Ask Dr. Tessa: Exposed to COVID

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"A client I saw yesterday just found out she had been exposed about three days before our appointment to someone who has now tested positive for COVID-19. My client has no symptoms yet. What should I do? Should I shut down for 14 days to make sure I don’t get any symptoms?"

If a client has a known exposure to someone who tested positive for COVID-19, I recommend asking them the following questions:

  • Did they spend time within 6 feet of this person for more than 15 minutes?
  • Would they please let you know if they become sick or test positive for COVID-19 themselves?

If they answer yes, if they become symptomatic, or if they test positive for COVID-19, then assess the same factors for your interaction with them:

  • Did you spend time within 6 feet of this client for more than 15 minutes?
  • At any point, were you or your client not wearing a mask?

If this is the case, then you should consider one of two options.
 

Option 1

The most conservative, is to self-quarantine for 14 days, starting from the day you were possibly exposed to them. Self-quarantine means staying at home, monitoring your health, and maintaining social distancing (at least 6 feet) for others. If you need to be around others, even in your home, wear a face mask. During this 14-day period, you should take your temperature twice per day and watch for symptoms of COVID-19.
 

Option 2

Monitor for symptoms. Frontline workers, such as health-care professionals (HCP), are exposed to people infected with COVID-19 every day. Obviously, they aren’t in a constant cycle of self-quarantine.

The Centers for Disease Control and Prevention (CDC) recommends exclusion from work based on specific exposures, which are updated as we learn more about viral transmission. Currently, the CDC recommendation is that an HCP should be excluded from work for 14 days if they were within 6 feet of a person confirmed to have COVID-19, for more than 15 minutes, during an aerosol-generating procedure AND were not wearing the recommended personal protective equipment (PPE). I doubt you performed an aerosol-generating procedure on this client, so by my judgment, if you were both wearing face coverings for the entire duration of the appointment and your client had no symptoms, you would be safe to just monitor for symptoms. However, this decision should be made based on the certainty of the exposure, your employer (if applicable), and may warrant a call to your local health department to understand local recommendations.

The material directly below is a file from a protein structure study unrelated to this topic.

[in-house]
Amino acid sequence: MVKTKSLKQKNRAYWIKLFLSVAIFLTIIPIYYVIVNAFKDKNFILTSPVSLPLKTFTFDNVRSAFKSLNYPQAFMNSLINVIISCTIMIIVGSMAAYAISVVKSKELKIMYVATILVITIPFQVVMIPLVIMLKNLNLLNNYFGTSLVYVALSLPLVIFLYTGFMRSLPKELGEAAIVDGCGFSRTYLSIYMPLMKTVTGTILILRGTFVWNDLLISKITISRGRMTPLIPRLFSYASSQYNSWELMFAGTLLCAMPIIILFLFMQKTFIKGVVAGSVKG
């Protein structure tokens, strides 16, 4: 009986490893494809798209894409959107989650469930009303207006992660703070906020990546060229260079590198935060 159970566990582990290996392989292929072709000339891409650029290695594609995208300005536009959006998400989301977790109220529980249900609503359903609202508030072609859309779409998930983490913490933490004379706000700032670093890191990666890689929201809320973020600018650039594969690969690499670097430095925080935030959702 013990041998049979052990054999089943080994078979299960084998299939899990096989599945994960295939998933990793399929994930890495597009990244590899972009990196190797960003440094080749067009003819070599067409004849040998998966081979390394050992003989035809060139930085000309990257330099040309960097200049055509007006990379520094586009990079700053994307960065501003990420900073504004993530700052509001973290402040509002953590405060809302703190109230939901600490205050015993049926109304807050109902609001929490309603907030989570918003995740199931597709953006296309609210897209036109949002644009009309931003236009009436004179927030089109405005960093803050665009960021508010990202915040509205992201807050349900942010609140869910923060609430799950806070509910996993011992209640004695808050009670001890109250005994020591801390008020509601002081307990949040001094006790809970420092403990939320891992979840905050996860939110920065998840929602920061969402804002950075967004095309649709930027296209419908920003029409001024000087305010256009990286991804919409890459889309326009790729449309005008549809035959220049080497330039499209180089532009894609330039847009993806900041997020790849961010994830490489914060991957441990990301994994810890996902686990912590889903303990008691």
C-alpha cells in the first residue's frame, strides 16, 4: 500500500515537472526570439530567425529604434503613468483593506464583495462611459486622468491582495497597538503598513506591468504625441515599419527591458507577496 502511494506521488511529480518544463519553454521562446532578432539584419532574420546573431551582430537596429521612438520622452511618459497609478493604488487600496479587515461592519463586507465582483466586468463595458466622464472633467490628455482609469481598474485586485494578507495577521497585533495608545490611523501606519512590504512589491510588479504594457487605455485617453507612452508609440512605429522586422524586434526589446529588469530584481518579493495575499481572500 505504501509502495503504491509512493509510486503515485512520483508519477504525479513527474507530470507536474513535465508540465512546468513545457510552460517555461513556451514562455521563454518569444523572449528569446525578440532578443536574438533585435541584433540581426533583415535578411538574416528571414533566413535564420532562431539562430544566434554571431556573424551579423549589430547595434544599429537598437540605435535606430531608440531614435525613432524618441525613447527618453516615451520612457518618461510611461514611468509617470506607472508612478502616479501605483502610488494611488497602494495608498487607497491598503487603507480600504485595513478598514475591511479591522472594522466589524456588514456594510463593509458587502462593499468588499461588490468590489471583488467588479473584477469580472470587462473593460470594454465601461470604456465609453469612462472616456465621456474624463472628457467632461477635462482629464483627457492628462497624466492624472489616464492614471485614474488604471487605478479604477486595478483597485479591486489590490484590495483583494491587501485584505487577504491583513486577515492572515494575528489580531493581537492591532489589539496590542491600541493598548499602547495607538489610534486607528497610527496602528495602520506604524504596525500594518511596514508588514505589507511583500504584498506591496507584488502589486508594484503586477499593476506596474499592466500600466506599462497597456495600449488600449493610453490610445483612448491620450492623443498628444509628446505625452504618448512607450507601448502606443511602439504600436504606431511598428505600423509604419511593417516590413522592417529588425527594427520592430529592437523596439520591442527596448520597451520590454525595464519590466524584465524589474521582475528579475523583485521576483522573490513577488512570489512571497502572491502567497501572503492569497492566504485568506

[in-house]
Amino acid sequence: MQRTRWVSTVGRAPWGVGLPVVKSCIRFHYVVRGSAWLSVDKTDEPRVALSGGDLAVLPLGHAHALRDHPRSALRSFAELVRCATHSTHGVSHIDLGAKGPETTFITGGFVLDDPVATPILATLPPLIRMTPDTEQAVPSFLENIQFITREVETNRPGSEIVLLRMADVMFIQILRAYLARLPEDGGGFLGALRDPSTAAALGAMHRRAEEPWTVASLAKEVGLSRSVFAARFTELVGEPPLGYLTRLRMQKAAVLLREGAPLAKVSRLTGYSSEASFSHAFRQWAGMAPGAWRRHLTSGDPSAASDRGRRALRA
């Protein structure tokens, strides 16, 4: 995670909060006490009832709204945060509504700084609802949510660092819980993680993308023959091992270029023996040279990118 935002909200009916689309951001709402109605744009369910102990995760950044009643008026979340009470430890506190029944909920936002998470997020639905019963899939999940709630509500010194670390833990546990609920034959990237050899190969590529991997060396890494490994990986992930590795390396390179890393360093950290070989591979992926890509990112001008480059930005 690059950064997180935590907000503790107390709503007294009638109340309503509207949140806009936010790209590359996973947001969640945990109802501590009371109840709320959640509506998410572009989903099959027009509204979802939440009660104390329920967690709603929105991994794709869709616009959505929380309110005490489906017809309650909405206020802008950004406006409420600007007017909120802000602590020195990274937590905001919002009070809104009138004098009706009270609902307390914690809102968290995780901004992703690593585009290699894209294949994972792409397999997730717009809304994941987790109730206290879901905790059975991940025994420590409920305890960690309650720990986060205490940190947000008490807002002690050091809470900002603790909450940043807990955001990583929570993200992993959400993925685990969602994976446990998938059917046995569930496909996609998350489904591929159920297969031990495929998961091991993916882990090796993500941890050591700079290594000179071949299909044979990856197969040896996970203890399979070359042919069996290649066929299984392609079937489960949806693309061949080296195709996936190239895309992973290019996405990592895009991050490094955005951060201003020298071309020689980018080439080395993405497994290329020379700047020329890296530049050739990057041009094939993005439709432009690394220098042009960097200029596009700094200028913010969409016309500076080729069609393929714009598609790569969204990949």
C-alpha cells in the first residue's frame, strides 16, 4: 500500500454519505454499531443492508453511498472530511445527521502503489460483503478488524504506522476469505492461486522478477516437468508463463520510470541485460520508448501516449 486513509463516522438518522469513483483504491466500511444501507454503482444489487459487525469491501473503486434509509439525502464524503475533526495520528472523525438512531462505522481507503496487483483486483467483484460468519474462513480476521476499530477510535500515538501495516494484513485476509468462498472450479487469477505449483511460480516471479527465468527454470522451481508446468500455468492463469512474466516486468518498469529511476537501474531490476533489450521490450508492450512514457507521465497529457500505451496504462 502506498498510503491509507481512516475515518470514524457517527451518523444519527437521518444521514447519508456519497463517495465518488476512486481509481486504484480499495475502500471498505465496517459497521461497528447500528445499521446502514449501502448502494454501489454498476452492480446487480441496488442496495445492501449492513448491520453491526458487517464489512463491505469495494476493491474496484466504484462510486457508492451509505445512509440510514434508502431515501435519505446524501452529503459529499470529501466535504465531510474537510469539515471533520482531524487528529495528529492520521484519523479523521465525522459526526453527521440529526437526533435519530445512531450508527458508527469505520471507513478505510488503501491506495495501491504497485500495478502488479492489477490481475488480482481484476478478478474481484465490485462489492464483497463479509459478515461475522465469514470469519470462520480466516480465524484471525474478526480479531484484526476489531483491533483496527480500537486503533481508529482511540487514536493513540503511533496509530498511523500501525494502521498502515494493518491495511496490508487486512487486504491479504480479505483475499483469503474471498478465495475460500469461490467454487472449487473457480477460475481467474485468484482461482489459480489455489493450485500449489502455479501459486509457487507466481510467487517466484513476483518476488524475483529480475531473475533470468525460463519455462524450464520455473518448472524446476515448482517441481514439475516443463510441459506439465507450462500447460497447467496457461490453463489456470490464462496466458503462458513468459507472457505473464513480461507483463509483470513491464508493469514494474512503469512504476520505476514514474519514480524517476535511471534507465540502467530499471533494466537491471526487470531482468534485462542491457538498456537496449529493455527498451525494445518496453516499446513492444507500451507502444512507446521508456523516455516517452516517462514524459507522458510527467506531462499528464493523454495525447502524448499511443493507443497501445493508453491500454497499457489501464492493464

AHP DISCLAIMER:

Please be sure to always work within your scope of practice as determined by your state and to adhere to all local and federal rules and regulations regarding COVID-19 protocols. To learn more about returning to your practice or to access free resources to assist you with reopening, access the AHP Back-to-Practice Guide!
 

About the Author:

Dr. Tessa Crume is an Associate Professor in the Epidemiology Department at the Colorado School of Health at the University of Colorado Anschutz Medical Campus. Her research focuses on the development and utilization of public health surveillance systems to understand the burden of disease. She has been an academic researcher since 2011, before which she worked for a decade as an applied epidemiologist at the state and federal level, analyzing surveillance data and evaluating public health impact. Dr. Crume has taught the core epidemiology class at the Colorado School of Public Health for nine years.
 

HAVE A QUESTION FOR DR. TESSA?

Email her your question at askdrtessa@associatedhairprofessionals.com.

 

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